Looking at Kagurazaka from Shinnai Alley (11)

Part 11 – Shinnai Overseas Performance Tours: 2 (South America)
Portuguese Shinnai

Well, how did I solve the problem?
I will explain a little about the problem for those who did not read the previous essay.
At the first of our joint shinnai-Kuruma Ningyo performances in Brazil, the audience could not understand the story at all. I received a complaint from staff of the Japanese Embassy. Hmm. How should I deal with this problem from then on?
In order to come up with a solution, I scrutinized the content of the work we were performing, and changed and clarified some of the language. Also, I asked the person who would be explaining the story to the audience before our performance to make sure that the explanation was understandable. But still I wasn’t satisfied. I thought about it some more, and finally came up with a good idea.
Shinnai performances are a combination of singing and spoken lines. I decided to use the local language for some of the spoken lines. Since the next performances were going to be in Brazil, Portuguese was the local language. The only words I knew in Portuguese were “castella” (a sponge cake brought to Japan by Portuguese merchants in the 16th century) and “tempura”. But I decided to challenge myself and give this performance method a try.
Immediately, I asked the interpreter to come to my room, and I explained my idea.
“What?! Really? Do you know any Portuguese?”
“No, none at all…,” I replied. The interpreter was surprised, and said, “Are you sure? What you want to do is impossible.” I explained my serious commitment to this decision. Finally, he was convinced.
We didn’t have much time, so we started right away. The first spoken lines in the work that we were performing, Yaji-Kita, are “‘Ahh. I’m tired, very tired’… How can I say that?” “Kansa’do”. “And ‘sorry, very sorry…’?” “Perdon, perdon.” Like that, he gave me the translations phrase by phrase, and I wrote them in katakana (one of the Japanese syllabaries) in my daihon (the script that I read from when I’m performing).
“Horseshit?”
“Koko de kava’lo” (maybe that’s not correct).
“How about ‘stinks’?” “Tafeshi’do.” We translated about 50 expressions into Portuguese for the 30-minute performance.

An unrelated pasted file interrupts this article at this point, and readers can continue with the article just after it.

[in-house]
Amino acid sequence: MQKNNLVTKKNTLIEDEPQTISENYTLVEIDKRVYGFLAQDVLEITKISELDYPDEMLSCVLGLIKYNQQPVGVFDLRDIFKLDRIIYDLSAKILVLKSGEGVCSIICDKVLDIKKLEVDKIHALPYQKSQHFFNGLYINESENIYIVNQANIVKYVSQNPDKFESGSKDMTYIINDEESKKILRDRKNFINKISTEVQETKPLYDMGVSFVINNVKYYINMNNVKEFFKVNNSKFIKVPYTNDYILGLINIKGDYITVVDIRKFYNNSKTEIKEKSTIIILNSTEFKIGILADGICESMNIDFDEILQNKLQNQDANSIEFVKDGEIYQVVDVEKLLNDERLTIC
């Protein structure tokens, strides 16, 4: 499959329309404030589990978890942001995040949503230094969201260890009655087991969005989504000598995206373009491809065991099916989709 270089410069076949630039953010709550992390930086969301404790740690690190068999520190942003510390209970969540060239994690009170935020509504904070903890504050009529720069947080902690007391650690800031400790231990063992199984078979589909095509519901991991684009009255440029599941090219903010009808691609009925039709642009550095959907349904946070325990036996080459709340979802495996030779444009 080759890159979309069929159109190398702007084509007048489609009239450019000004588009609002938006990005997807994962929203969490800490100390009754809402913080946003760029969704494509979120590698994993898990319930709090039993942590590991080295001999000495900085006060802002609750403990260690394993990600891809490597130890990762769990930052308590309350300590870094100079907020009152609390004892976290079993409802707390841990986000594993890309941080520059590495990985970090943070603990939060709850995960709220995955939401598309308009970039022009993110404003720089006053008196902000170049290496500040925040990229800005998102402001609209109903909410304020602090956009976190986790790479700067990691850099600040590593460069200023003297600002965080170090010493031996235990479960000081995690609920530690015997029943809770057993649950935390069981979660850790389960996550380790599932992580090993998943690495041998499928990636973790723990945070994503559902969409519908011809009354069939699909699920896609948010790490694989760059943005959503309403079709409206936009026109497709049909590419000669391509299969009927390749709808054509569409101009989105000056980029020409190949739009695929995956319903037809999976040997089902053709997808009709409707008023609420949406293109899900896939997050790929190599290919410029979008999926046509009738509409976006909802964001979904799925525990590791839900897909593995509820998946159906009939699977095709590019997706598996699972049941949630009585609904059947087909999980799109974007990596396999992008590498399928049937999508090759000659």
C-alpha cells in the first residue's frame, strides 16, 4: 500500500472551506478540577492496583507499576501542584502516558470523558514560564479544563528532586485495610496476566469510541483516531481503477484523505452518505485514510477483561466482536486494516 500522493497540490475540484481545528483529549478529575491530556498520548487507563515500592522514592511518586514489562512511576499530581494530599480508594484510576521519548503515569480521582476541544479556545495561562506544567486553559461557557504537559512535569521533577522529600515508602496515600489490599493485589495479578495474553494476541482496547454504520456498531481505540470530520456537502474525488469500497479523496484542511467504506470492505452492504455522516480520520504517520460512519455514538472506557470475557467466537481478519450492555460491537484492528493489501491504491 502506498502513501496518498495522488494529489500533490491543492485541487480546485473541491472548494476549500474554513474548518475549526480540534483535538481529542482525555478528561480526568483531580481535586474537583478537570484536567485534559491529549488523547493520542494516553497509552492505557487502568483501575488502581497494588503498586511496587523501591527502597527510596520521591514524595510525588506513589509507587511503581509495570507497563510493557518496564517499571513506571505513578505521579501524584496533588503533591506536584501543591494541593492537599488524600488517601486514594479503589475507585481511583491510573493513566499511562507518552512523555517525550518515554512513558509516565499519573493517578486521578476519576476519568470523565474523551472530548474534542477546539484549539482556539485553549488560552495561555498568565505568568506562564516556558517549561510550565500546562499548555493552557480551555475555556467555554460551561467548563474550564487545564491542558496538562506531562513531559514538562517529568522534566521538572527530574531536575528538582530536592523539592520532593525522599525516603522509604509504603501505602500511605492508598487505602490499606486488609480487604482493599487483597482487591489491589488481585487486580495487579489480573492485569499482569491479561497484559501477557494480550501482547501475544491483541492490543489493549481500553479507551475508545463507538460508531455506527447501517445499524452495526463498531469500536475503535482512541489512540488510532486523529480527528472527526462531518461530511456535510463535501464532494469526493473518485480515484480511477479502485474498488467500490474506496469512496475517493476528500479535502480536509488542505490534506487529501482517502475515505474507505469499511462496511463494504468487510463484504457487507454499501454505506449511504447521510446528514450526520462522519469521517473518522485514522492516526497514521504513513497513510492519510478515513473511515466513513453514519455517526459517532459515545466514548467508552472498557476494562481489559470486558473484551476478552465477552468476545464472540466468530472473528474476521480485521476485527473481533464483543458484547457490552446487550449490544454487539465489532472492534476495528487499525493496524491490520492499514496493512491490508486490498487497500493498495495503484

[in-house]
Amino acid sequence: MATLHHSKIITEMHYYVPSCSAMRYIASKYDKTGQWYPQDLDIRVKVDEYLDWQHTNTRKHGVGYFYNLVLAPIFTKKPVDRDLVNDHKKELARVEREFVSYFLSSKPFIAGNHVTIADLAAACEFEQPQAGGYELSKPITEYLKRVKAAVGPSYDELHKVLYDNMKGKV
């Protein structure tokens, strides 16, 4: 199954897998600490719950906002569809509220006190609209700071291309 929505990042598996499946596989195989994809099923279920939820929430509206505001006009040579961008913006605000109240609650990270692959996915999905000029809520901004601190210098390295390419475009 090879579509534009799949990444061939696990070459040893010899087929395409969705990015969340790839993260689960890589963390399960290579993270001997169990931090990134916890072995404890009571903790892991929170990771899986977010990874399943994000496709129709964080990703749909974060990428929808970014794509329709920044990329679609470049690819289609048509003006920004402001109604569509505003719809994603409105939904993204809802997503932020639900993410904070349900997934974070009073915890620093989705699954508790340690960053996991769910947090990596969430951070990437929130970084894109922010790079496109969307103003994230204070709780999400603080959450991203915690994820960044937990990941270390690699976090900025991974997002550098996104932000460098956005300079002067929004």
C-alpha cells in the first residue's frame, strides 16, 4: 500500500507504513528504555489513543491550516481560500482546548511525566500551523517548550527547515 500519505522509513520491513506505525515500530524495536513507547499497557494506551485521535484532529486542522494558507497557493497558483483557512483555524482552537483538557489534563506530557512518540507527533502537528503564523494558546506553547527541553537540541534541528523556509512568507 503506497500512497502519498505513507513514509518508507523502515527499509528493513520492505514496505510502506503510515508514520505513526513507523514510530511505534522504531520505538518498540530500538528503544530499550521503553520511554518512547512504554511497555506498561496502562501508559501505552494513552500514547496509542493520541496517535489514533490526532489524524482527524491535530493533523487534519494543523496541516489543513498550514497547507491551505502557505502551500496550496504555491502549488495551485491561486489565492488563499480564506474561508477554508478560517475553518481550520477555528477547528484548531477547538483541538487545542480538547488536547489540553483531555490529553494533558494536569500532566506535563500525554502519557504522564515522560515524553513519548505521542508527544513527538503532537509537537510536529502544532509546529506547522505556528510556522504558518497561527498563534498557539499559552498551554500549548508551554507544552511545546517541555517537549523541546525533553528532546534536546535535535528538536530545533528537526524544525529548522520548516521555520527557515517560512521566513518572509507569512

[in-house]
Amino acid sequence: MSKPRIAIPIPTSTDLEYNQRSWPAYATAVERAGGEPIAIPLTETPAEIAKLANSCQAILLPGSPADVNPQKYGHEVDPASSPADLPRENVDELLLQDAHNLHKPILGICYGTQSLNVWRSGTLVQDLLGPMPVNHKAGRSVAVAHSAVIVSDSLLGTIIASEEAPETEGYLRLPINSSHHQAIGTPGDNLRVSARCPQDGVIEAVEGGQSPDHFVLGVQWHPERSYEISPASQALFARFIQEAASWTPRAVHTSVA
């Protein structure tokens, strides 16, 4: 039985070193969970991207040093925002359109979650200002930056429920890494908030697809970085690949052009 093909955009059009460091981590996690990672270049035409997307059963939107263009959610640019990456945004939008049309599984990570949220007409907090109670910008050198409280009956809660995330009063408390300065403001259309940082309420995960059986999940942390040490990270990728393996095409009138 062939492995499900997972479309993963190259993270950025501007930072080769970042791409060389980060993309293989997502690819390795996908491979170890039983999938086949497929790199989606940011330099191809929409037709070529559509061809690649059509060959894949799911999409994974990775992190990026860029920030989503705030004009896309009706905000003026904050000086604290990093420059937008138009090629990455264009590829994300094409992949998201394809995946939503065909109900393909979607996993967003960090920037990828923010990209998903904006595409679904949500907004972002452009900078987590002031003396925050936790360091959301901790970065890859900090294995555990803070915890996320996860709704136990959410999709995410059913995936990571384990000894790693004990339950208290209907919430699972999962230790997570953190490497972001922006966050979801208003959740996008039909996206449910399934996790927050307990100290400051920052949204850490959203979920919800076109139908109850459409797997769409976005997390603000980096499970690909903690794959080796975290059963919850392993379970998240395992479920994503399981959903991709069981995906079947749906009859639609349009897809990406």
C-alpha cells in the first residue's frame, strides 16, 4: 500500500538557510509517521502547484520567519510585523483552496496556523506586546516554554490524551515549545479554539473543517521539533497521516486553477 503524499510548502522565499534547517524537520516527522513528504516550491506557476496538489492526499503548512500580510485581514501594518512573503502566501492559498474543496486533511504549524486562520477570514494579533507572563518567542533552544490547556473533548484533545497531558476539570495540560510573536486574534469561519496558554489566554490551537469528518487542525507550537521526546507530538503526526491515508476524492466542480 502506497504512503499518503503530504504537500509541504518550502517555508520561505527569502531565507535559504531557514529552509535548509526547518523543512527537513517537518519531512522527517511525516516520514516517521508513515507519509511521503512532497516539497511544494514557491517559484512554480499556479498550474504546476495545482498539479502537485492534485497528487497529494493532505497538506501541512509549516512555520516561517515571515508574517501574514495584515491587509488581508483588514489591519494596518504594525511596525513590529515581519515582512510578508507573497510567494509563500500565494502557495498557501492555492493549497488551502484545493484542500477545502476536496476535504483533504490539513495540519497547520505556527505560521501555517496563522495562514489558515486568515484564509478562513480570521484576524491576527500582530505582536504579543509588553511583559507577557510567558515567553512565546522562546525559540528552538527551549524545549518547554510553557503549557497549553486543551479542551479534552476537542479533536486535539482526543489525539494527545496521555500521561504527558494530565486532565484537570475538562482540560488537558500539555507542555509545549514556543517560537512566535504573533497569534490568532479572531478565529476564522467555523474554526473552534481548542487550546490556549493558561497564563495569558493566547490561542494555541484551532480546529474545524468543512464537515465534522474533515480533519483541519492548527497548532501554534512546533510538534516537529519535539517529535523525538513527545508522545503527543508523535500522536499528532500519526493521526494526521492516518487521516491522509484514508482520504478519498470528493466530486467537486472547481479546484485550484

Writing the Portuguese words in katakana made them easy for me to read. It seemed to me that Portuguese was an easier language than English.
Only about 3 hours remained until the performance. I practiced frantically. There wasn’t time to even think about having a shinnai rehearsal.
Even though Portuguese was easy for me to pronounce, this was my first time to use the language in front of an audience of people from a Portuguese-speaking country. I was tense and dripping with sweat. It was as if I was fighting with the katakana on the stage. And I wasn’t the only one having a hard time. It was also tough for the Kuruma Ningyo puppeteers.
The movements of the puppets in a puppet play have to coordinate with the words and music of the story. In a shinnai work with the Kuruma Ningyo puppets, the puppeteers are guided by the shinnai narration and song. Yaji-Kita has extensive spoken lines, and the puppets’ actions are supposed to match what I’m saying. Because I was now speaking many of my lines in Portuguese, the puppeteers were confused. In addition, I used many ad libs, which made it even more difficult for them.
However, when I said, “Kansa’do, muinto kansa’do,” there was a huge burst of laughter, which continued with each of the katakana (Portuguese) lines. Yaji-Kita was originally a humorous work, and it was received very well. Indeed, the laughter of these cheerful Brazilians was so loud that it practically drowned out the sound of the shamisen.
It was completely different from the first performance. This time, the audience was delighted; we performers were even more delighted. After that, we got the same reaction from the audiences in Rio, Sao Paulo, and other cities. At every performance, we had 4 or 5 curtain calls. The Embassy staff were also very satisfied: “You can use this method wherever you go in the world,” they said to us. Actually, after this experience, I did use the method in many places around the world… “Necessity is the mother of invention.”

(From Kagurazaka Community Magazine, Dec. 2014-Jan. 2014 issue, issue #77).

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